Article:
Sorry for missing this, but I guess I hit the Google snooze alarm. Ten days ago, federal authorities arrested Todd Lyons, 36, of Beverly, Massachusetts, for allegedly running an offshore sports betting operation called Sports Offshore. They pretty much threw the book at him, levying 36 criminal charges — fraud, money laundering, racketeering, tax crimes, you name it … and one of them for violating the UiGEA.
Nothing to do with poker specifically at first glance … but if you believe the Feds don’t operate in a vacuum, there seems to be a message here that might-should have a few Poker After Dark regulars
shitting bricks taking note …
I learned about the arrest from J. Todd, whom I find myself paying closer attention to than before as the June 1 D-Day approaches. However, point of order, dude, I think you got it wrong saying Lyons was the first ever UIGEA arrest. I’m 99.99 percent sure he was the second. You gotta read your Pokerati, man, where you’ll see that the first was Daniel Tzvetkoff. It’s right there, charge #4, in the criminal complaint from the DOJ! Reason magazine saw the same thing, too.
With that out of the way (we understand typos here), let’s look a little closer at this case and how it may or may not be different from payment processor arrests related to online poker …
First off, this indictment does not come out of the Southern District of New York, which we know is where the biggest poker heat has been coming from. However, is it just a coincidence that the first UIGEA arrest happened in Las Vegas (capital of the poker world) and the second was in Massachusetts (home to the biggest Congressional opponent of the UIGEA). The message someone could read here is “Barney Frank can’t save you!”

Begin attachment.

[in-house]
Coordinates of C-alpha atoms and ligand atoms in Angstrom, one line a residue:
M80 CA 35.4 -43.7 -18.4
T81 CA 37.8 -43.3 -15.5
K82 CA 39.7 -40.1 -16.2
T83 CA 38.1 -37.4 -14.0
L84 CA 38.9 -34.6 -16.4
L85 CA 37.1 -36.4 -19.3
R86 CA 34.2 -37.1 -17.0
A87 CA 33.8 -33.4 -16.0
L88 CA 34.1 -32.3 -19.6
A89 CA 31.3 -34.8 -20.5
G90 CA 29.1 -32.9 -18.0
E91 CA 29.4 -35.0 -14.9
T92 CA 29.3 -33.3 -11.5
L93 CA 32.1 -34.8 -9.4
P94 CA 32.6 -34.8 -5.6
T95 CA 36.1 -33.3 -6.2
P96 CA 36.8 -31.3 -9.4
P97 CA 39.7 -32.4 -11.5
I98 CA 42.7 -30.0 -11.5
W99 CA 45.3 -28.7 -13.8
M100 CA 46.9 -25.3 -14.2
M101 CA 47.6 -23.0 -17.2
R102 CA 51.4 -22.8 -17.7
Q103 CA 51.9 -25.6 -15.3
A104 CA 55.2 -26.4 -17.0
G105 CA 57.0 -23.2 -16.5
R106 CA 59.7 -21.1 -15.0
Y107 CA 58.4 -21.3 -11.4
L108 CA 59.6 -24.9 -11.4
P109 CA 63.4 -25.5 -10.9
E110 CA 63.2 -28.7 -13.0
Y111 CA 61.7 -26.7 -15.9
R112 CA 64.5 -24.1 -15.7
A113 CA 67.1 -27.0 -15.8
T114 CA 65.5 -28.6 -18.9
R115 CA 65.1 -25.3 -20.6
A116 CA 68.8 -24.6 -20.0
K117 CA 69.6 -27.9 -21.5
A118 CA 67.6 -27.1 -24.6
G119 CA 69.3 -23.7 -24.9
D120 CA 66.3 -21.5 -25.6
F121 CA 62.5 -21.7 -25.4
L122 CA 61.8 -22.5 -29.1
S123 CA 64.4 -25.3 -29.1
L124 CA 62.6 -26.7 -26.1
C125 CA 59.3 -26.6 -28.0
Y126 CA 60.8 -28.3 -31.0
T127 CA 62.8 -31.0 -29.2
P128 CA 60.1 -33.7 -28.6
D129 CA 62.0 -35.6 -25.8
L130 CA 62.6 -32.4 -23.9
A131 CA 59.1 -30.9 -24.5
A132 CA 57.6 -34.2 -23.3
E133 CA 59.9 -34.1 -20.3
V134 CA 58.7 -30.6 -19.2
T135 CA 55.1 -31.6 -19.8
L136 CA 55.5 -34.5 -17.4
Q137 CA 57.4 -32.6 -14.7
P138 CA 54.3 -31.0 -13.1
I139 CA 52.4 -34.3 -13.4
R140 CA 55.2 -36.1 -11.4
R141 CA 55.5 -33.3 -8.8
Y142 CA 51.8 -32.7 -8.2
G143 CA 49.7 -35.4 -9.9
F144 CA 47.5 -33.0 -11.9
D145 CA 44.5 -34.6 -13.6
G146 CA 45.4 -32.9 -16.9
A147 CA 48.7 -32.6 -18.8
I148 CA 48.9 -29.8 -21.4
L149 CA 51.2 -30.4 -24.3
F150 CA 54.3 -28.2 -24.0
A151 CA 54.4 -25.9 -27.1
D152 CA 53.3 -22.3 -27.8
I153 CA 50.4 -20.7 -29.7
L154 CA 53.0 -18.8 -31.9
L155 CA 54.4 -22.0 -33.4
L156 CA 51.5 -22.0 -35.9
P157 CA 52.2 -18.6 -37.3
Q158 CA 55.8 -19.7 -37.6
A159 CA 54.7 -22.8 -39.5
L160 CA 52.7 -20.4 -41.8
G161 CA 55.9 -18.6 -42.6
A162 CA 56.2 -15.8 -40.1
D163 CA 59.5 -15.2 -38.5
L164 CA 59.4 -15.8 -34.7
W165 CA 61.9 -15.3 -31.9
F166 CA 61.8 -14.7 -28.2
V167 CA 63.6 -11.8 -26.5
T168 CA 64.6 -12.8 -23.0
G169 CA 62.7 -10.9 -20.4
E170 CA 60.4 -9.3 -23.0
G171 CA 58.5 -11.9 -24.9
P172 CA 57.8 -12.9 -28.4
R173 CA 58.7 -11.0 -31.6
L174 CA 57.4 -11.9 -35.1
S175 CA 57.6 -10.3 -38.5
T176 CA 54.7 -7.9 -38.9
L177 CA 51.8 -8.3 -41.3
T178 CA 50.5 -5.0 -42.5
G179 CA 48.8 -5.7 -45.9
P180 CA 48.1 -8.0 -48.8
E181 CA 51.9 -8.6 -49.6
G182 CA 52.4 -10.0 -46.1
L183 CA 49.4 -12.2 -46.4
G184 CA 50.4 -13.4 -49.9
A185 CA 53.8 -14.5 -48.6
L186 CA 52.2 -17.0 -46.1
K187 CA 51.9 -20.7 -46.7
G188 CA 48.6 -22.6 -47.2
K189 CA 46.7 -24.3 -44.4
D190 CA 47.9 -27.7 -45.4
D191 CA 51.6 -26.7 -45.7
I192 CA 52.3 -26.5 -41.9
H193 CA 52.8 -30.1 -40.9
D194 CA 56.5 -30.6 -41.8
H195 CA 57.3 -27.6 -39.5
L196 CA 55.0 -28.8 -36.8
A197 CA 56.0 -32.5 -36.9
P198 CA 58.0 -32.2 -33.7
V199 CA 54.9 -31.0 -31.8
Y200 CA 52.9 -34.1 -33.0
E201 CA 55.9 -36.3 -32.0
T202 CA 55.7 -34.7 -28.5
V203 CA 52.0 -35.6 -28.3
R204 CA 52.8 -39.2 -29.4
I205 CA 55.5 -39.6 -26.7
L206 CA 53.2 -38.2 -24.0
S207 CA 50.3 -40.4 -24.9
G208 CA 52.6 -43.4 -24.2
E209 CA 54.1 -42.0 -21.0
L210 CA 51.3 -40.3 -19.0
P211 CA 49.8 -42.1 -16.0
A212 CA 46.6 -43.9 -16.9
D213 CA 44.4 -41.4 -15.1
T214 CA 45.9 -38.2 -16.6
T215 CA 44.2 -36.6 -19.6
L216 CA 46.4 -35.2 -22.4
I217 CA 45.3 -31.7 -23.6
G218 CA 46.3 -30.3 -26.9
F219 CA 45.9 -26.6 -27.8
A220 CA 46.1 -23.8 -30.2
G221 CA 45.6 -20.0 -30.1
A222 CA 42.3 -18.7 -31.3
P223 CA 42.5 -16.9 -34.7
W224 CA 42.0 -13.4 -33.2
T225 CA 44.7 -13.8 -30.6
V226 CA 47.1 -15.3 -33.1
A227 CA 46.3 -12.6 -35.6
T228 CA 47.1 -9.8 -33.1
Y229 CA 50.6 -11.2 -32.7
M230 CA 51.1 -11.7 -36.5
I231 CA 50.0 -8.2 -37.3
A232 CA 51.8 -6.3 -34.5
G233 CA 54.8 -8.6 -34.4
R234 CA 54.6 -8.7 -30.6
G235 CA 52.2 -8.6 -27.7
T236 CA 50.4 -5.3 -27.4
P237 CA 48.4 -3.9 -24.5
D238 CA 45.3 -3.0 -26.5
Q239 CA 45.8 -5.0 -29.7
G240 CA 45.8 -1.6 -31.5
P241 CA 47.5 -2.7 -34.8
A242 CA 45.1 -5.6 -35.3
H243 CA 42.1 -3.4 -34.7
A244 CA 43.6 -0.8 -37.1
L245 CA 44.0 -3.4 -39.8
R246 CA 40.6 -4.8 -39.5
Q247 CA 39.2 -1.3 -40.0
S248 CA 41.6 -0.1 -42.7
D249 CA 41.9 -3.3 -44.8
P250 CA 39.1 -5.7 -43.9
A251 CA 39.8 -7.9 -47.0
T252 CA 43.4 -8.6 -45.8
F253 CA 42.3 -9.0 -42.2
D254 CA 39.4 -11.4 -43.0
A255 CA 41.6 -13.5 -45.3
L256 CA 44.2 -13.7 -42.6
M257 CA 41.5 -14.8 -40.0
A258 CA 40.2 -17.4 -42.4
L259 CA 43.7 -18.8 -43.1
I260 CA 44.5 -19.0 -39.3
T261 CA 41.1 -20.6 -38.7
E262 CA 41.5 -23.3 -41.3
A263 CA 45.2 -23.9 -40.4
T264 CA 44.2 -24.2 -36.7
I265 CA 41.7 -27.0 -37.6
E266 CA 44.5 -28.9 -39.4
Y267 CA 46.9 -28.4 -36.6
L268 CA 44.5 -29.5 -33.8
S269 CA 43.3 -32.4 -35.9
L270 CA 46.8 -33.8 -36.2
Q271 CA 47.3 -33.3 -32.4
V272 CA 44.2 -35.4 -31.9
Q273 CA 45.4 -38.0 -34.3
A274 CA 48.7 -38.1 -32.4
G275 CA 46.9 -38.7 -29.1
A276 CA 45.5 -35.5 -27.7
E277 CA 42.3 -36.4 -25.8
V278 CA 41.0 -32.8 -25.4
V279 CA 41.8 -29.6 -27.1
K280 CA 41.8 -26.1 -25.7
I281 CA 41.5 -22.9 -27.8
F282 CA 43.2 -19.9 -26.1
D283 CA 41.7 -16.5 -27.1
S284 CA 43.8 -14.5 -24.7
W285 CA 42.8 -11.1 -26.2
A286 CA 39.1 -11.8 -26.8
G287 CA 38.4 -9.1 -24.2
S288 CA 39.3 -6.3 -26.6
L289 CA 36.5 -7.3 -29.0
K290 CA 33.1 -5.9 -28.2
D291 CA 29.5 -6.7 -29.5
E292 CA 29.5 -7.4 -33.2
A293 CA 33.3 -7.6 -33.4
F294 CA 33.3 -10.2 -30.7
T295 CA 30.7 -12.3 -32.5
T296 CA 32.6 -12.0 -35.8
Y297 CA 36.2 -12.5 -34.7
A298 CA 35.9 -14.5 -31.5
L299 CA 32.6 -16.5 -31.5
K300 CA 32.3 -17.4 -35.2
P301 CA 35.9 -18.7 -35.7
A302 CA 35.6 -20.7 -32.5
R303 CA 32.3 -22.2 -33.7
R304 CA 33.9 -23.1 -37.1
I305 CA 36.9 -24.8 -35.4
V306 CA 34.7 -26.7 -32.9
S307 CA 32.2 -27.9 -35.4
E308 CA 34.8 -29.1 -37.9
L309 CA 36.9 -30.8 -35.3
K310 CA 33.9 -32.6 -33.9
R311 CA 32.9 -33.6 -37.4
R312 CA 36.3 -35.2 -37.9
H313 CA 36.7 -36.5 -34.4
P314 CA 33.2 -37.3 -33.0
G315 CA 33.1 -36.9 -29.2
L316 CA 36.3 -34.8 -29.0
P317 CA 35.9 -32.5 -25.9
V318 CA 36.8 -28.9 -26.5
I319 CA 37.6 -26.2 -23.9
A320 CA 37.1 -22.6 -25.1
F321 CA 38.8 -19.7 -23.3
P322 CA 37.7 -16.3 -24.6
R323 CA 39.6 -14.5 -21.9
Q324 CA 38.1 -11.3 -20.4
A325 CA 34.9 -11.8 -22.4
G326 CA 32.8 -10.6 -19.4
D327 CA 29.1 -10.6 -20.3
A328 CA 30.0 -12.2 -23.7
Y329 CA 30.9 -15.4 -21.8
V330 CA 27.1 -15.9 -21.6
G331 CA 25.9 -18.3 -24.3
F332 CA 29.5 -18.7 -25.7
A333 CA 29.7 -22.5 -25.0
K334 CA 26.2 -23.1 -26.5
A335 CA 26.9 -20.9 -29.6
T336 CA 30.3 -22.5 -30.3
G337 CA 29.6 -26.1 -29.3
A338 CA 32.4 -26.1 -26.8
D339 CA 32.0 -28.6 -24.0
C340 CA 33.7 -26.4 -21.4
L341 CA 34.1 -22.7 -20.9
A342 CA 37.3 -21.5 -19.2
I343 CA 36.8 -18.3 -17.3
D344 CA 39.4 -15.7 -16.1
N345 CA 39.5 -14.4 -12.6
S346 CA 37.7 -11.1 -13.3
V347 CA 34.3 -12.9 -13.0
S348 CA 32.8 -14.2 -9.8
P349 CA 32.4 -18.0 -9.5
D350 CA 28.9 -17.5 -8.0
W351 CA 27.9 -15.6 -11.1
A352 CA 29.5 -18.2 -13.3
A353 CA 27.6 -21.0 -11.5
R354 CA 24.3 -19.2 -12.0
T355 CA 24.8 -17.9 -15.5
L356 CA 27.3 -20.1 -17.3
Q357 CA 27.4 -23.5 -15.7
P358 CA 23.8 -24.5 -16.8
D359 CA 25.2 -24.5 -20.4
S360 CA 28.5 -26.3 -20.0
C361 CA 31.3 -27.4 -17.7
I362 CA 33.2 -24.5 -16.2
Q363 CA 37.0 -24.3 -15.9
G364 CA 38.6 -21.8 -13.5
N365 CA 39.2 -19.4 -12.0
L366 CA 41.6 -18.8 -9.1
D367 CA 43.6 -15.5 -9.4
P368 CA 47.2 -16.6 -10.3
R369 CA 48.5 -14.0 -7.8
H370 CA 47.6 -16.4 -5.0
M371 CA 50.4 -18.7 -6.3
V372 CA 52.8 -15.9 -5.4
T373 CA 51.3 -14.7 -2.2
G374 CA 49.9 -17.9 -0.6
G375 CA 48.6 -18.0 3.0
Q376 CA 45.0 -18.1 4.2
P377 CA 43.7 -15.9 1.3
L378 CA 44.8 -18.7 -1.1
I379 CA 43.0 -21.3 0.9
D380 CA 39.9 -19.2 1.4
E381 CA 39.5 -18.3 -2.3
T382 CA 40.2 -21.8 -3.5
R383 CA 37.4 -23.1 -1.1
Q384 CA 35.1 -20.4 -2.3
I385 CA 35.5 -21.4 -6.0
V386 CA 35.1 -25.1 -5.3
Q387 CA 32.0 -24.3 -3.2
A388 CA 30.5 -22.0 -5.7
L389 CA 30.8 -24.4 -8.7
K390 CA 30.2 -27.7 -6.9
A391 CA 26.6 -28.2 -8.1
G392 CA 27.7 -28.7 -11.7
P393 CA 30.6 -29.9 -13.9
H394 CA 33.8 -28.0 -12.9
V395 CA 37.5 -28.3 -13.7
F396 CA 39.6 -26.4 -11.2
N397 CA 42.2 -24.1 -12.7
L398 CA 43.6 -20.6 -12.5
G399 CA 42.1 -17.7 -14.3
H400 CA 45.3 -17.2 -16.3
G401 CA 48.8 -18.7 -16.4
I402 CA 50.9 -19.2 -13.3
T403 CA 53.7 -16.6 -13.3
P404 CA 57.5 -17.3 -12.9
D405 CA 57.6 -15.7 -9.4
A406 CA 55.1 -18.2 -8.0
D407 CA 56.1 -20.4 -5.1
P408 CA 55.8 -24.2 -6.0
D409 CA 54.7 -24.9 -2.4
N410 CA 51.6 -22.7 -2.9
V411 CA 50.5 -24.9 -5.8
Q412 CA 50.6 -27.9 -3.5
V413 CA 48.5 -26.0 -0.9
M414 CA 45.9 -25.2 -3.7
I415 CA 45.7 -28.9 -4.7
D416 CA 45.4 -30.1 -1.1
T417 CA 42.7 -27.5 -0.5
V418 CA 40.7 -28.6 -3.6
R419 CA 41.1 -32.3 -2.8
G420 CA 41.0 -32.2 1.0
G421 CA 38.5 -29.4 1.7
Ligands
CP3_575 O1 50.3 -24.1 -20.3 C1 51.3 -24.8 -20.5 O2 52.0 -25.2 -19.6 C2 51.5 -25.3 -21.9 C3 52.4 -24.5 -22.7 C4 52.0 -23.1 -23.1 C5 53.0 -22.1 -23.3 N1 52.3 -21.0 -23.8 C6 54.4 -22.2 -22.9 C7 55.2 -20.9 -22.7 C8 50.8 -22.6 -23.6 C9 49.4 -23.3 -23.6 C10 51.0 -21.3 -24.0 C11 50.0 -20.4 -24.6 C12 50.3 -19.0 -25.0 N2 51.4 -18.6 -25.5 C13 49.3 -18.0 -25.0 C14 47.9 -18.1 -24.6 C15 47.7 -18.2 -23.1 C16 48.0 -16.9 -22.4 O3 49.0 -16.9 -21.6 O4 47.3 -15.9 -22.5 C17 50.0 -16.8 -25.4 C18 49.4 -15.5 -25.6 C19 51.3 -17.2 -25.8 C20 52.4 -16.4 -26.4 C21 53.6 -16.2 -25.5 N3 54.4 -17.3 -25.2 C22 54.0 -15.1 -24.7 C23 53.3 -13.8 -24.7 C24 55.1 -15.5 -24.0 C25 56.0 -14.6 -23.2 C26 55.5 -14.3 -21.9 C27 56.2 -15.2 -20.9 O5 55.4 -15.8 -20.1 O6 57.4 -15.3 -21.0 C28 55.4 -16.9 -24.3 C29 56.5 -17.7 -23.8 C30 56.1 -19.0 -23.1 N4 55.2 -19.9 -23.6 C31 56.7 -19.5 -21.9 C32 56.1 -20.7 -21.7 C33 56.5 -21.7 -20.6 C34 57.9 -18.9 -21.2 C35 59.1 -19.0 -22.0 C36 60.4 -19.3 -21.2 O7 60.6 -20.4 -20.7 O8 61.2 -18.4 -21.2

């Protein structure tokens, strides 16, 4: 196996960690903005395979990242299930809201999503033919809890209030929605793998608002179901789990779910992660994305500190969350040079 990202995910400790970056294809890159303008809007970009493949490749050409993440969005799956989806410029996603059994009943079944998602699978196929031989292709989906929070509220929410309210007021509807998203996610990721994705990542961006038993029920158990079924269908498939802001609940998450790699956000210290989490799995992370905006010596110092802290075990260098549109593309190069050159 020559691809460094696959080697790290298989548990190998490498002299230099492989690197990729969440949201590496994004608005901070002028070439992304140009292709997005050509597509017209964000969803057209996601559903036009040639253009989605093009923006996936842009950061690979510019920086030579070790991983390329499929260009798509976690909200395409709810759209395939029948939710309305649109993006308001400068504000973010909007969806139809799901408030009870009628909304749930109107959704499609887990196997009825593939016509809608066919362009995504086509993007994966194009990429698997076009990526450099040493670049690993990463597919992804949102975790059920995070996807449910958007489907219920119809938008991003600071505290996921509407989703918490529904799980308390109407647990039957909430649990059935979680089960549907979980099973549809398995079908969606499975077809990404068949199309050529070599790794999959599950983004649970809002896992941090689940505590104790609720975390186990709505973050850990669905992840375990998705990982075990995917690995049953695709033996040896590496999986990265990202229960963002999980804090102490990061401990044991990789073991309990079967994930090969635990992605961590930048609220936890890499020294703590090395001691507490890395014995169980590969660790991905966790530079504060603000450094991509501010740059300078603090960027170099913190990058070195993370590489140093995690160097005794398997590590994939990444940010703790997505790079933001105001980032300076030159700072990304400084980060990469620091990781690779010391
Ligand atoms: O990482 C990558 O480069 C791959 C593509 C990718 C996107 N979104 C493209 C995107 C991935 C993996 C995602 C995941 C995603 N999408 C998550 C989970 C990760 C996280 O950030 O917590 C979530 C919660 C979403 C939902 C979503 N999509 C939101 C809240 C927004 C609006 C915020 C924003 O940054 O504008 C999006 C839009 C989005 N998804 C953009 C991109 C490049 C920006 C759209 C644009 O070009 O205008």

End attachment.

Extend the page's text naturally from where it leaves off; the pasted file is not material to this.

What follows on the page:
Also, the three arrested payment processors with direct connections to American-facing online poker sites — Rennick, Schuett, and Tzvetkoff — all were foreign nationals. Though I haven’t yet seen the legal docs on Lyons, it seems he’s an American. OK, so part two of the message: we’re not just going after foreigners, we’ll arrest Americans, too!
And in case anyone’s not getting it, Carmen Ortiz, the US Attorney for the District of Massachusetts, gave a statement to
telegraph the DOJ’s intent clarify:
â€œThe conduct alleged in this case reveals a blatant effort to circumvent gaming and tax laws. The notion that the type of activity alleged here is legal because it is conducted over the Internet from offshore is pure fiction.â€™â€™
Yikes, so you’re saying the DOJ is going after people in America who operate businesses they believe to be illegal, even if the central computer action takes place in another country? But that would be bad for some people we know … Are you sure about that? Have you talked to Barack Obama?
Actually, it turns out she has. While most of the prosecutors in the Southern District of New York are Bush-era holdovers, Ortiz was a relatively recent Obama appointee, sworn in in January 2010 by current Attorney General Eric Holder.
Wow. Let me soak this in here … Are you trying to say the whole US government — even the current administration — could be in on this, not just a few robes in Manhattan pretending to be Mob-busters?
It’s possible. And though not unrealistic that US Attorneys in New York might compare notes with US Attorneys in Boston, especially when they work under the same boss, it could all be coincidence.
Ortiz comes originally from New York, after all … and years ago, she worked closely with the NFL.